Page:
# MIMO Control System with Fixed and Tunable Components

This example shows how to build a MIMO control system using connect to build a dynamic system model representing a block diagram with both fixed components (Numeric Linear Time Invariant (LTI) Models) and tunable components (Control Design Blocks). You can use the techniques of this example to construct a model from any type of dynamic system models or elements.

Consider the two-input, two-output control system of the following illustration.

The plant G is a distillation column with two inputs and two outputs. The plant inputs are the reflux L and boilup V. The two outputs are the concentrations of two chemicals, represented by the vector signal y = [y(1),y(2)]. For this example, suppose that the plant model is as follows.

`$\mathit{G}\left(\mathit{s}\right)=\frac{1}{75\mathit{s}+1}\left[\begin{array}{cc}87.8& -86.4\\ 108.2& -109.6\end{array}\right]$`

The vector setpoint signal r = [r(1),r(2)] specifies the desired concentrations of the two chemicals. The vector error signal e represents the input to D, a static 2-by-2 decoupling matrix. CL and CV represent independent PI controllers that control the two inputs of G.

### Build the Block Diagram

To create a two-input, two-output dynamic system model representing this block diagram, first create LTI models representing each component. For this example, use a state-space model for the plant. Set the `InputName` and `OutputName` properties of the plant model using the signal names from the diagram.

```s = tf('s'); G = [87.8 -86.4 ; 108.2 -109.6]/(75*s+1); G.InputName = {'L','V'}; G.OutputName = 'y';```

In this example, the two inputs are individually named. You can also assign a single name to a multi-channel input or output and allow the software to expand the name. For instance, examine the plant output names.

`G.OutputName`
```ans = 2x1 cell {'y(1)'} {'y(2)'} ```

For this example, represent the PI controllers and the decoupling matrix with tunable control design blocks.

```D = tunableGain('Decoupler',eye(2)); D.InputName = 'e'; D.OutputName = {'pL','pV'}; C_L = tunablePID('C_L','pi'); C_L.InputName = 'pL'; C_L.OutputName = 'L'; C_V = tunablePID('C_V','pi'); C_V.InputName = 'pV'; C_V.OutputName = 'V';```

When you are assigning input and output names to a model, you can use the shortcuts `u` and `y` to set the `InputName` and `OutputName` properties, respectively. For example, the following is an alternative way to specify the input and output names of the controller `C_V`.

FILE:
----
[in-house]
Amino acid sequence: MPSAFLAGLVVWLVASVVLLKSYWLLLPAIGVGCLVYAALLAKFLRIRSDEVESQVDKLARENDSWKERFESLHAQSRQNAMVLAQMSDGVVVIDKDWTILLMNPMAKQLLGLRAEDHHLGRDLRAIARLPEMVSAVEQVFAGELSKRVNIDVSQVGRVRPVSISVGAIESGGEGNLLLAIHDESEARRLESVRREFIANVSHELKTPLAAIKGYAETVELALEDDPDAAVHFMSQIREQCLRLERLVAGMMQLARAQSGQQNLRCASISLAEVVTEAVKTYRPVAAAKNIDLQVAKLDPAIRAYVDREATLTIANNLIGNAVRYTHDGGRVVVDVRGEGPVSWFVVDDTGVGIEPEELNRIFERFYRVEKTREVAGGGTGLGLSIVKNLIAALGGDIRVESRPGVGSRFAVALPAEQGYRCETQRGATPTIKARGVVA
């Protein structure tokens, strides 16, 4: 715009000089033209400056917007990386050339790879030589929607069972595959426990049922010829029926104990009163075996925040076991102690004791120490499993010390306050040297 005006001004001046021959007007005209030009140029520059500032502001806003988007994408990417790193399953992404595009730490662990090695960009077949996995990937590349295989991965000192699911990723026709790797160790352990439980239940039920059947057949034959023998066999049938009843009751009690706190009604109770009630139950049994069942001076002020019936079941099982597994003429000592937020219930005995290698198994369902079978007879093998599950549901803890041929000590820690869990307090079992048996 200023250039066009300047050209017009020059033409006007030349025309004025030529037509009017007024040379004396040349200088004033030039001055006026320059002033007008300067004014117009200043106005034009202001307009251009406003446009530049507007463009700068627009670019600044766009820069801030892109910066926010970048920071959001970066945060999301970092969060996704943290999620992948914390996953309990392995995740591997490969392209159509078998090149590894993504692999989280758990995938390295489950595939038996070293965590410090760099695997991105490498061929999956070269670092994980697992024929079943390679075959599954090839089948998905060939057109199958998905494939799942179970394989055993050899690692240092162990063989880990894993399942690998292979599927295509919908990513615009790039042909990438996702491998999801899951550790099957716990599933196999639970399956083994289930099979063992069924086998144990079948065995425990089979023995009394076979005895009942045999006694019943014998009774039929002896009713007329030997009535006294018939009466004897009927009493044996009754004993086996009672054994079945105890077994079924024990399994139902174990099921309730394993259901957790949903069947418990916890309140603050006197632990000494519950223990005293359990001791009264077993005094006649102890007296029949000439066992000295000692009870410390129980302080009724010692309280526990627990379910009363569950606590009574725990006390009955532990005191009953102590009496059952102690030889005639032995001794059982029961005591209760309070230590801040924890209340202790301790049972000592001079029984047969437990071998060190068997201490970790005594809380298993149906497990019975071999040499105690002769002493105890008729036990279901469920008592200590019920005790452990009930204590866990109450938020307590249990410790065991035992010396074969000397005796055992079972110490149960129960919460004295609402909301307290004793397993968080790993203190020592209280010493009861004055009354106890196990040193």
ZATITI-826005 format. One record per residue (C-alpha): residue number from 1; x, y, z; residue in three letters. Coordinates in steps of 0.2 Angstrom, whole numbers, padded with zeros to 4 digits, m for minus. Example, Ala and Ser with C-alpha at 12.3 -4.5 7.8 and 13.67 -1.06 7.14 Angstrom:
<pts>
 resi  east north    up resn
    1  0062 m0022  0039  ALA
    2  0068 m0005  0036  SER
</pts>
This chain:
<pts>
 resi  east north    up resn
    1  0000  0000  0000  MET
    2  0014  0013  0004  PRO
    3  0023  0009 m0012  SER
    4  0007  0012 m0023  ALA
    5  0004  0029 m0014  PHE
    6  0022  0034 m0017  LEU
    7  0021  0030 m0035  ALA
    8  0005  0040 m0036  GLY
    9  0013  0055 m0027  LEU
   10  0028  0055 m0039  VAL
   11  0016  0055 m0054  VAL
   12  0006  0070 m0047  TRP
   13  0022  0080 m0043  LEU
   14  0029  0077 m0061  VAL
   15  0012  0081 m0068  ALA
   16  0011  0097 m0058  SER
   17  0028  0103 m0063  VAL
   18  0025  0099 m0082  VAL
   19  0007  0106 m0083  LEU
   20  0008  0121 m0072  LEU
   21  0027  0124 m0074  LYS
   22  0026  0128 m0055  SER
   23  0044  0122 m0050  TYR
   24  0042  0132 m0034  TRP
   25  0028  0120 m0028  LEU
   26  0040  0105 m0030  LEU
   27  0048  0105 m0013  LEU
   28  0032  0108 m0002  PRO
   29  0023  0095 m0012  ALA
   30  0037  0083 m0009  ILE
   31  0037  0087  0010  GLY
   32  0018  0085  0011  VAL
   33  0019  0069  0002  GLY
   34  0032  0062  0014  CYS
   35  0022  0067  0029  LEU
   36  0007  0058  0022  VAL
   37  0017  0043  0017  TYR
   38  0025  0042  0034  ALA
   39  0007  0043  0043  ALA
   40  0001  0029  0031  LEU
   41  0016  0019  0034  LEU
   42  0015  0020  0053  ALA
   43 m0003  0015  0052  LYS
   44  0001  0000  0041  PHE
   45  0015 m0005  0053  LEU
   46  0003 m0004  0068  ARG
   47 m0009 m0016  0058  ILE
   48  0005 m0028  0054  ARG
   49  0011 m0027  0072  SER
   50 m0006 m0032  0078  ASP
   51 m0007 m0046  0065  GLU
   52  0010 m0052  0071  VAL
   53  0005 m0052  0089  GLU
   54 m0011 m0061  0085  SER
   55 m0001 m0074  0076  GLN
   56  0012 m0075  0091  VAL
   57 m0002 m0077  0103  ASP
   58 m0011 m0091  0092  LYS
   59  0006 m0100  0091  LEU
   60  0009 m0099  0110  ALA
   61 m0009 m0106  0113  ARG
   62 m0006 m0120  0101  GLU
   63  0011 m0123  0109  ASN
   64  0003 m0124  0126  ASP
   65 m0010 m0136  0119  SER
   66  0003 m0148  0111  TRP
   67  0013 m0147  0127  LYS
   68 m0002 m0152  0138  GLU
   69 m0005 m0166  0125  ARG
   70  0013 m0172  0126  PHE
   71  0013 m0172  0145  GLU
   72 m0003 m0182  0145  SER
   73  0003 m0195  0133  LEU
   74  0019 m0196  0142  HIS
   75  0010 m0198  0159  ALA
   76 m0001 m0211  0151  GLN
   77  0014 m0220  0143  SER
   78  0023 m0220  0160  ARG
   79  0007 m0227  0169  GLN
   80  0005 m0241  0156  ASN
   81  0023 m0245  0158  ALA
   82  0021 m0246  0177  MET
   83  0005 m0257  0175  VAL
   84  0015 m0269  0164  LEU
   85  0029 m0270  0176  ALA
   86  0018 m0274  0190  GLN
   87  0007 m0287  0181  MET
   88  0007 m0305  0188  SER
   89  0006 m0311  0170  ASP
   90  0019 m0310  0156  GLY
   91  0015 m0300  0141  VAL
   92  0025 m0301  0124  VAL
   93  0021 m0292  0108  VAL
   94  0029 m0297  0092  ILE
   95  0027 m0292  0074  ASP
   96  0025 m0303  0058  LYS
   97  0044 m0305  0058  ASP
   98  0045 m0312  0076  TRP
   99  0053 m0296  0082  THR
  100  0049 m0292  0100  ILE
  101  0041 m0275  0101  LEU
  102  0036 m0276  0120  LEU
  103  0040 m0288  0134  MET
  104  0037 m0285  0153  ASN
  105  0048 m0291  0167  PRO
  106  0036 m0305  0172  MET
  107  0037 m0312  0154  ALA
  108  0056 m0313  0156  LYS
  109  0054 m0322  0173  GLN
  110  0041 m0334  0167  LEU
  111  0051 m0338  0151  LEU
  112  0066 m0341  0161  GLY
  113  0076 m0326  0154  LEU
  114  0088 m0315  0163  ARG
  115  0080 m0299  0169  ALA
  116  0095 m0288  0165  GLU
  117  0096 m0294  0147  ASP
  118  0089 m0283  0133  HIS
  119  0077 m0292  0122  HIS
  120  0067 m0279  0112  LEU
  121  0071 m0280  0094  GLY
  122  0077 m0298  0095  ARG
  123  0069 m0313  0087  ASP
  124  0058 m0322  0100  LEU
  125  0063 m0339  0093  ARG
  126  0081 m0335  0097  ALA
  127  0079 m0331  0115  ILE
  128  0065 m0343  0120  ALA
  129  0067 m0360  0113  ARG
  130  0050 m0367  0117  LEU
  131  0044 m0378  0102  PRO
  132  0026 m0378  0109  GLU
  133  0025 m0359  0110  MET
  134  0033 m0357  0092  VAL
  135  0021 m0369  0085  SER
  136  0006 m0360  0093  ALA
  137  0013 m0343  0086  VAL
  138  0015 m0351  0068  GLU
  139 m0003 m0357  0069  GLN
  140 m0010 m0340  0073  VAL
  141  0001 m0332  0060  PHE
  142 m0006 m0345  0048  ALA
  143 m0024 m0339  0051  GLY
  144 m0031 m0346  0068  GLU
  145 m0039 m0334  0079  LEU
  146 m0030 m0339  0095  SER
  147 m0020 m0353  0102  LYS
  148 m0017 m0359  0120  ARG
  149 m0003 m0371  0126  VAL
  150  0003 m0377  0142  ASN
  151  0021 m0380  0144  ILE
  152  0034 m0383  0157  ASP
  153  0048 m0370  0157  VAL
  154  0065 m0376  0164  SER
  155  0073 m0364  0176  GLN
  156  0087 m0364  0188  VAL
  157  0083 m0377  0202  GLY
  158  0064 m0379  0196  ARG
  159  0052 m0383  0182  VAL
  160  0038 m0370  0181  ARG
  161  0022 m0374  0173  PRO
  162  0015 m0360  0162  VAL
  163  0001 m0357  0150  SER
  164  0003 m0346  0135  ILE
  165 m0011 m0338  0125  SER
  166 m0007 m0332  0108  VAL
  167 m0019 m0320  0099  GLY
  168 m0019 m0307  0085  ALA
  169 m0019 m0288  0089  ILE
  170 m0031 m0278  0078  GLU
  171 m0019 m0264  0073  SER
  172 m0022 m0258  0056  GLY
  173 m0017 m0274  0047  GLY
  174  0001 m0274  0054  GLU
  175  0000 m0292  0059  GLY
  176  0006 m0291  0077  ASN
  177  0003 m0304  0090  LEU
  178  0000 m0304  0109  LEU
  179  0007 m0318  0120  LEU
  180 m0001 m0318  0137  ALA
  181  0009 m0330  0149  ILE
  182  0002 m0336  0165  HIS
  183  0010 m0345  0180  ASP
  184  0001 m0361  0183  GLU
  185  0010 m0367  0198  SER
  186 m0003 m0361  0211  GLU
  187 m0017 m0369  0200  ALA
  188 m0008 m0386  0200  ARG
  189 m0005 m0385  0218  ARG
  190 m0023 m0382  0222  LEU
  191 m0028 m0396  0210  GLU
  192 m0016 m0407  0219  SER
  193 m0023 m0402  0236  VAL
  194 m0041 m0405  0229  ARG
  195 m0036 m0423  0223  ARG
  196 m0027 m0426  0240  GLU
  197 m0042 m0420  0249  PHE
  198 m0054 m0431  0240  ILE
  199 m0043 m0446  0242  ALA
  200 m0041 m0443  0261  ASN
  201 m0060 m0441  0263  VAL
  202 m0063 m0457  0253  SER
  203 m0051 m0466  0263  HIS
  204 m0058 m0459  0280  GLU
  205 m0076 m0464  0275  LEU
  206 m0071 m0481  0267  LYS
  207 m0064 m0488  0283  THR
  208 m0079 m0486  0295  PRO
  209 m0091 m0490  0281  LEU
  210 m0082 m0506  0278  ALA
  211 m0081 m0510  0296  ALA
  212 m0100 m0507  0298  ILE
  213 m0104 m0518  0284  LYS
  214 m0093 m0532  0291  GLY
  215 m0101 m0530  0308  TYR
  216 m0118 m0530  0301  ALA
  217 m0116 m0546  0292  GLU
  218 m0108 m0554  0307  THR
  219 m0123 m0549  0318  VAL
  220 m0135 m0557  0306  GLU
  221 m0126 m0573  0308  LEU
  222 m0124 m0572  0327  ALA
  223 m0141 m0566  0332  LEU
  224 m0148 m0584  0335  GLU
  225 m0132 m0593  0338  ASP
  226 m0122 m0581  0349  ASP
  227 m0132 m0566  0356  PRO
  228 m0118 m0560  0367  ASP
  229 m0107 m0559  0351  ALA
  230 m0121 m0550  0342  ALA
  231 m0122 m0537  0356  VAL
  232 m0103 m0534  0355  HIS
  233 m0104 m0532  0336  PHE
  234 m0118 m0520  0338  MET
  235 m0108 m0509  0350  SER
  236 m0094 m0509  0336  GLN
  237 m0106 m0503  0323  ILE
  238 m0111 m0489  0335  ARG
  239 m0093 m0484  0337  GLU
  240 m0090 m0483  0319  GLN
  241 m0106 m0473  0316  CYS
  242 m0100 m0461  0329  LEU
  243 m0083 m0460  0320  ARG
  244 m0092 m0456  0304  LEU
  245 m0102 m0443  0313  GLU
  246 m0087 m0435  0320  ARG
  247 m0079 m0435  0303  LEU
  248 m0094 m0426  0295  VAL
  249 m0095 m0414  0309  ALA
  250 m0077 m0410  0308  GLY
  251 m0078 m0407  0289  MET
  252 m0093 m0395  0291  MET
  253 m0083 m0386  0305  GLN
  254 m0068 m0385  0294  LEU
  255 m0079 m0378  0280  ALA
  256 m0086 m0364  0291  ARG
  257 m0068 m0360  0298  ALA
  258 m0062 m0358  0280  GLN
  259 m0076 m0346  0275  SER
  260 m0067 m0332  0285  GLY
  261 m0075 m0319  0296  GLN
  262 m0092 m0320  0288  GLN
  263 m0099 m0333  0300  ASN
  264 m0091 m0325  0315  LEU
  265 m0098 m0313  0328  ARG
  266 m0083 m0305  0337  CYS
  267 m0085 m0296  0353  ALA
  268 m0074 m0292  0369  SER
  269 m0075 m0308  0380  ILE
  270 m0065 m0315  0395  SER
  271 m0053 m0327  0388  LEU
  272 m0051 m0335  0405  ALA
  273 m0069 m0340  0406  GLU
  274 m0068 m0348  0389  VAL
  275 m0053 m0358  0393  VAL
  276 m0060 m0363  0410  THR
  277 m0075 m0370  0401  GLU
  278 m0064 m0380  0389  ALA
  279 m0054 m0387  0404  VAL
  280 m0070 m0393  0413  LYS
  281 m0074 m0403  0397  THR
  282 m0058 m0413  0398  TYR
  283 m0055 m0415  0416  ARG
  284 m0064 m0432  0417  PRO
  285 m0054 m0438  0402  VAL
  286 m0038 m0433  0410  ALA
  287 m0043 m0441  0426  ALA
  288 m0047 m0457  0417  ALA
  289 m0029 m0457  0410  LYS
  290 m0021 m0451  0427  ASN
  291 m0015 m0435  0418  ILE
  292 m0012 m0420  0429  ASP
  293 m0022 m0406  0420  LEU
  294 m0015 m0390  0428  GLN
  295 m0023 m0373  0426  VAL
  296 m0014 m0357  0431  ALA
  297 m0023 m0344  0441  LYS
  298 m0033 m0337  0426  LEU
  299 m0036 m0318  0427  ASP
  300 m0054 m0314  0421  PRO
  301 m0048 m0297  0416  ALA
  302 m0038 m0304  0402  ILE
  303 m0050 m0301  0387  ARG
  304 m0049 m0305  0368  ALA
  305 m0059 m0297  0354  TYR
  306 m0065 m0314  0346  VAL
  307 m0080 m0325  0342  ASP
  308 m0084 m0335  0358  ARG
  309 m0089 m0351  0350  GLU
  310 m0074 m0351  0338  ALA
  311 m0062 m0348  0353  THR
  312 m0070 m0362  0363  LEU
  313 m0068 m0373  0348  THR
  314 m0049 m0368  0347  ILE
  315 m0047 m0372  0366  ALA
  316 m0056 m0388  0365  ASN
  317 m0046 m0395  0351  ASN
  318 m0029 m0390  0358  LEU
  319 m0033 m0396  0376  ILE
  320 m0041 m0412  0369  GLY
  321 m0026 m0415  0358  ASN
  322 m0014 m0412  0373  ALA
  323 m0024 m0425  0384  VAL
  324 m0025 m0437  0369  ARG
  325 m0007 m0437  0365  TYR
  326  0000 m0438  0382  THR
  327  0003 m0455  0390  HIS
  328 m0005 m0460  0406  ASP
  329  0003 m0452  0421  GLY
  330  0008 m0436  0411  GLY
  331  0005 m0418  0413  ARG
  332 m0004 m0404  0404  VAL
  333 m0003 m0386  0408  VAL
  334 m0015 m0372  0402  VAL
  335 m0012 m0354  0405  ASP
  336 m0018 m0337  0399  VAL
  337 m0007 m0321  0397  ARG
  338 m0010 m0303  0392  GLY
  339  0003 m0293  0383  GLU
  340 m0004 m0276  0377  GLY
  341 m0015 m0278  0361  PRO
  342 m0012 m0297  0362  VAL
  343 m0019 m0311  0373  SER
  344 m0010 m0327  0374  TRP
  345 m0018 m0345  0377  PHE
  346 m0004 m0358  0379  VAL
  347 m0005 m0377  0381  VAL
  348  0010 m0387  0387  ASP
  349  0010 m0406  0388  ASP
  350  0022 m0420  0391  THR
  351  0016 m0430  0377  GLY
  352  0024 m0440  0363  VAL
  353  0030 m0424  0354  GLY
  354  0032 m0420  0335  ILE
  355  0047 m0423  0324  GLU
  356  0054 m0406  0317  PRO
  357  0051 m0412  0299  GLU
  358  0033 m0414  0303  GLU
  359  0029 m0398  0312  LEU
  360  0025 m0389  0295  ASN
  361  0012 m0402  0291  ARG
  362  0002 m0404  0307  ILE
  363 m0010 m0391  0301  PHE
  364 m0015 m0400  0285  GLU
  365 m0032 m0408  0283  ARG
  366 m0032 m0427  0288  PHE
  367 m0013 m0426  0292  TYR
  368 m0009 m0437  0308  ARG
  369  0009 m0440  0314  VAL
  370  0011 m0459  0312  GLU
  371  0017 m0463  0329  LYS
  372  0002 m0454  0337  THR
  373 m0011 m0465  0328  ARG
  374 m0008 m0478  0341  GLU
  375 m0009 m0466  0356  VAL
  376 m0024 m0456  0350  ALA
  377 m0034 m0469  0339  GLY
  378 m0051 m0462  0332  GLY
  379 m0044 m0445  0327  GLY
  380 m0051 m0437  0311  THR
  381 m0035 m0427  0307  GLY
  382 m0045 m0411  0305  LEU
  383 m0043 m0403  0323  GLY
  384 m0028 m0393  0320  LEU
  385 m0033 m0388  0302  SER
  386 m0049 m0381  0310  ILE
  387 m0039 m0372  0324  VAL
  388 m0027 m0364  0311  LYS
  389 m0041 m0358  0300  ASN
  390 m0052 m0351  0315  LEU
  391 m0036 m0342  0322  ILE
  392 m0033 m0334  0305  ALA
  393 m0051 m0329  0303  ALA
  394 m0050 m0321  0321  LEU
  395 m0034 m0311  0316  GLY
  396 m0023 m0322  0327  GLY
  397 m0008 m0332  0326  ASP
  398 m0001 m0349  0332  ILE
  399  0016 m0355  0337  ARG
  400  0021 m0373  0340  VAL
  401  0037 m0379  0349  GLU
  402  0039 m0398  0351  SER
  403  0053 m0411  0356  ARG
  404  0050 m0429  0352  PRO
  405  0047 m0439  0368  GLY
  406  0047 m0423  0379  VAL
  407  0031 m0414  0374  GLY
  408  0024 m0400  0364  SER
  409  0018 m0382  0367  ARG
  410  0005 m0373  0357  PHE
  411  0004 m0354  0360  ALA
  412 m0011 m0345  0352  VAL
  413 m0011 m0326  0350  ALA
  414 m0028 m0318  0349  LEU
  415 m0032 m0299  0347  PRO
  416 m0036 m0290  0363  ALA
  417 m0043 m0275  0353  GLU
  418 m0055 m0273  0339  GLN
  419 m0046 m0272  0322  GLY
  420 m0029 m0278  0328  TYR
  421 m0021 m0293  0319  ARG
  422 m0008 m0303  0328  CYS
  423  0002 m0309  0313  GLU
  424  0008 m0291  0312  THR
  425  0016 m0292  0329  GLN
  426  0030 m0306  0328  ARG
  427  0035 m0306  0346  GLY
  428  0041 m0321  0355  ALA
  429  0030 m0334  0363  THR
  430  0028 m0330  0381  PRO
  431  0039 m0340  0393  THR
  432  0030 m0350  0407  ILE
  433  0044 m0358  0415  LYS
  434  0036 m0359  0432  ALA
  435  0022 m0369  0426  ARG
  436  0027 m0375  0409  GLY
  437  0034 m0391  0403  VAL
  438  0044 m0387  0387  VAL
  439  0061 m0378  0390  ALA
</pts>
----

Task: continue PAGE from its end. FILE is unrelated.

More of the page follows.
```C_V.u = 'pV'; C_V.y = 'V';```

Create an element to represent the summing junction using the `sumblk` command. The summing junction in this diagram takes the difference between the vector signals r and y and produces the output e. Thus, the summing junction has the formula e = ry.

`Sum = sumblk('e = r - y',2);`

The input argument 2 tells `sumblk` that the inputs and outputs of `Sum` are each vector signals of length 2. The software therefore automatically expands the signal names. For instance, examine the input names.

`Sum.InputName`
```ans = 4x1 cell {'r(1)'} {'r(2)'} {'y(1)'} {'y(2)'} ```

Next, use `connect` to join all the components to build the closed-loop system from r to y.

`CL = connect(G,D,C_L,C_V,Sum,'r','y');`

The arguments to the connect function include all the components of the closed-loop system, in any order. `connect` automatically combines the components using the input and output names to join signals. The last two arguments to connect specify the output and input signals of the closed-loop model, respectively. The resulting `genss` model `CL` has two inputs and two outputs, because both `r` and `y` are vector signals.

`CL`
```Generalized continuous-time state-space model with 2 outputs, 2 inputs, 4 states, and the following blocks: C_L: Tunable PID controller, 1 occurrences. C_V: Tunable PID controller, 1 occurrences. Decoupler: Tunable 2x2 gain, 1 occurrences. Type "ss(CL)" to see the current value and "CL.Blocks" to interact with the blocks. ```

### Other System Responses

Suppose that you want to know the response of this system to disturbances at the plant inputs. You can obtain that by building analysis points into the block diagram at the plant inputs. Analysis points are locations in the model where you can inject disturbances or extract responses. With `connect`, you can directly specify signal locations at which you want to introduce analysis points. To study the system response to disturbance at the plant inputs, insert analysis points at the signal locations `L` and `V`.

```APs = {'L','V'}; CL_APs = connect(G,D,C_L,C_V,Sum,'r','y',APs); CL_APs```
```Generalized continuous-time state-space model with 2 outputs, 2 inputs, 4 states, and the following blocks: CONNECT_AP1: Analysis point, 2 channels, 1 occurrences. C_L: Tunable PID controller, 1 occurrences. C_V: Tunable PID controller, 1 occurrences. Decoupler: Tunable 2x2 gain, 1 occurrences. Type "ss(CL_APs)" to see the current value and "CL_APs.Blocks" to interact with the blocks. ```

You can now use commands like `getIOTransfer` to extract desired system responses, including those with inputs or outputs at the analysis points. Extract the system response to disturbances injected at the plant inputs.

```Td = getIOTransfer(CL_APs,APs,'y'); Td.InputName```
```ans = 2x1 cell {'L'} {'V'} ```
`Td.OutputName`
```ans = 2x1 cell {'y(1)'} {'y(2)'} ```